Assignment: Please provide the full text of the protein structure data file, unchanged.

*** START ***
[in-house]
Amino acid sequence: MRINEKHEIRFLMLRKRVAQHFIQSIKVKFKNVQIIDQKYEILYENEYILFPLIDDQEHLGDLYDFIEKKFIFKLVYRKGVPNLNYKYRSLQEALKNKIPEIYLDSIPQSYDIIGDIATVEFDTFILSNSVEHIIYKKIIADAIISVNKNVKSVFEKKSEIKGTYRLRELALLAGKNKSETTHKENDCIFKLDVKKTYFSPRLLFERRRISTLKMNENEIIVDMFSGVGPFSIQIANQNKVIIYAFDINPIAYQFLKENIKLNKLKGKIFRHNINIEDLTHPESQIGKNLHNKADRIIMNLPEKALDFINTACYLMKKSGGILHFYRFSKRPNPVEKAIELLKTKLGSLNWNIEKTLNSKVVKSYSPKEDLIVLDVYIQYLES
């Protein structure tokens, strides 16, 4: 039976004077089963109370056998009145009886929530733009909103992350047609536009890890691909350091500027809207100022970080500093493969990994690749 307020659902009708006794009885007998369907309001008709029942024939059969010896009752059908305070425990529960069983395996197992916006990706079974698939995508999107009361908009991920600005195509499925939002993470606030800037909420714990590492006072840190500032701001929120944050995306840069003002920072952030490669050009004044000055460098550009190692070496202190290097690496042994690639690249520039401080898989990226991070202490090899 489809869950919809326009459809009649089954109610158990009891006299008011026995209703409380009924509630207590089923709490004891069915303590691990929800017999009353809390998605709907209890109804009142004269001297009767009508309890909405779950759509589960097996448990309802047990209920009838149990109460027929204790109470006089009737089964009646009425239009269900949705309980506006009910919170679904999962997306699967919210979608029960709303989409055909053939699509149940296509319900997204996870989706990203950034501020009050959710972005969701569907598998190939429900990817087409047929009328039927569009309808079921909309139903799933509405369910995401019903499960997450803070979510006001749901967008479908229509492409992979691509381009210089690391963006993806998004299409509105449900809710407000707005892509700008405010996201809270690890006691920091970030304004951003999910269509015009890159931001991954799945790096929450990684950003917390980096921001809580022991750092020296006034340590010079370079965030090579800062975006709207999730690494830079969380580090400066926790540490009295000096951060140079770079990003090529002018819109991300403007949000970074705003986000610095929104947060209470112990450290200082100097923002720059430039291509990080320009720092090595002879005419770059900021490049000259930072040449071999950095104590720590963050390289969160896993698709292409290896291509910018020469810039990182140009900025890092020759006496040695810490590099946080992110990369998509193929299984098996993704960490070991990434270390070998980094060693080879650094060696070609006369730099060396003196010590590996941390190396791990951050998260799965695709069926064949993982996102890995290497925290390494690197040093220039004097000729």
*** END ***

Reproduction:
[in-house]
Amino acid sequence: MRINEKHEIRFLMLRKRVAQHFIQSIKVKFKNVQIIDQKYEILYENEYILFPLIDDQEHLGDLYDFIEKKFIFKLVYRKGVPNLNYKYRSLQEALKNKIPEIYLDSIPQSYDIIGDIATVEFDTFILSNSVEHIIYKKIIADAIISVNKNVKSVFEKKSEIKGTYRLRELALLAGKNKSETTHKENDCIFKLDVKKTYFSPRLLFERRRISTLKMNENEIIVDMFSGVGPFSIQIANQNKVIIYAFDINPIAYQFLKENIKLNKLKGKIFRHNINIEDLTHPESQIGKNLHNKADRIIMNLPEKALDFINTACYLMKKSGGILHFYRFSKRPNPVEKAIELLKTKLGSLNWNIEKTLNSKVVKSYSPKEDLIVLDVYIQYLES
């Protein structure tokens, strides 16, 4: 039976004077089963109370056998009145009886929530733009909103992350047609536009890890691909350091500027809207100022970080500093493969990994690749 307020659902009708006794009885007998369907309001008709029942024939059969010896009752059908305070425990529960069983395996197992916006990706079974698939995508999107009361908009991920600005195509499925939002993470606030800037909420714990590492006072840190500032701001929120944050995306840069003002920072952030490669050009004044000055460098550009190692070496202190290097690496042994690639690249520039401080898989990226991070202490090899 489809869950919809326009459809009649089954109610158990009891006299008011026995209703409380009924509630207590089923709490004891069915303590691990929800017999009353809390998605709907209890109804009142004269001297009767009508309890909405779950759509589960097996448990309802047990209920009838149990109460027929204790109470006089009737089964009646009425239009269900949705309980506006009910919170679904999962997306699967919210979608029960709303989409055909053939699509149940296509319900997204996870989706990203950034501020009050959710972005969701569907598998190939429900990817087409047929009328039927569009309808079921909309139903799933509405369910995401019903499960997450803070979510006001749901967008479908229509492409992979691509381009210089690391963006993806998004299409509105449900809710407000707005892509700008405010996201809270690890006691920091970030304004951003999910269509015009890159931001991954799945790096929450990684950003917390980096921001809580022991750092020296006034340590010079370079965030090579800062975006709207999730690494830079969380580090400066926790540490009295000096951060140079770079990003090529002018819109991300403007949000970074705003986000610095929104947060209470112990450290200082100097923002720059430039291509990080320009720092090595002879005419770059900021490049000259930072040449071999950095104590720590963050390289969160896993698709292409290896291509910018020469810039990182140009900025890092020759006496040695810490590099946080992110990369998509193929299984098996993704960490070991990434270390070998980094060693080879650094060696070609006369730099060396003196010590590996941390190396791990951050998260799965695709069926064949993982996102890995290497925290390494690197040093220039004097000729």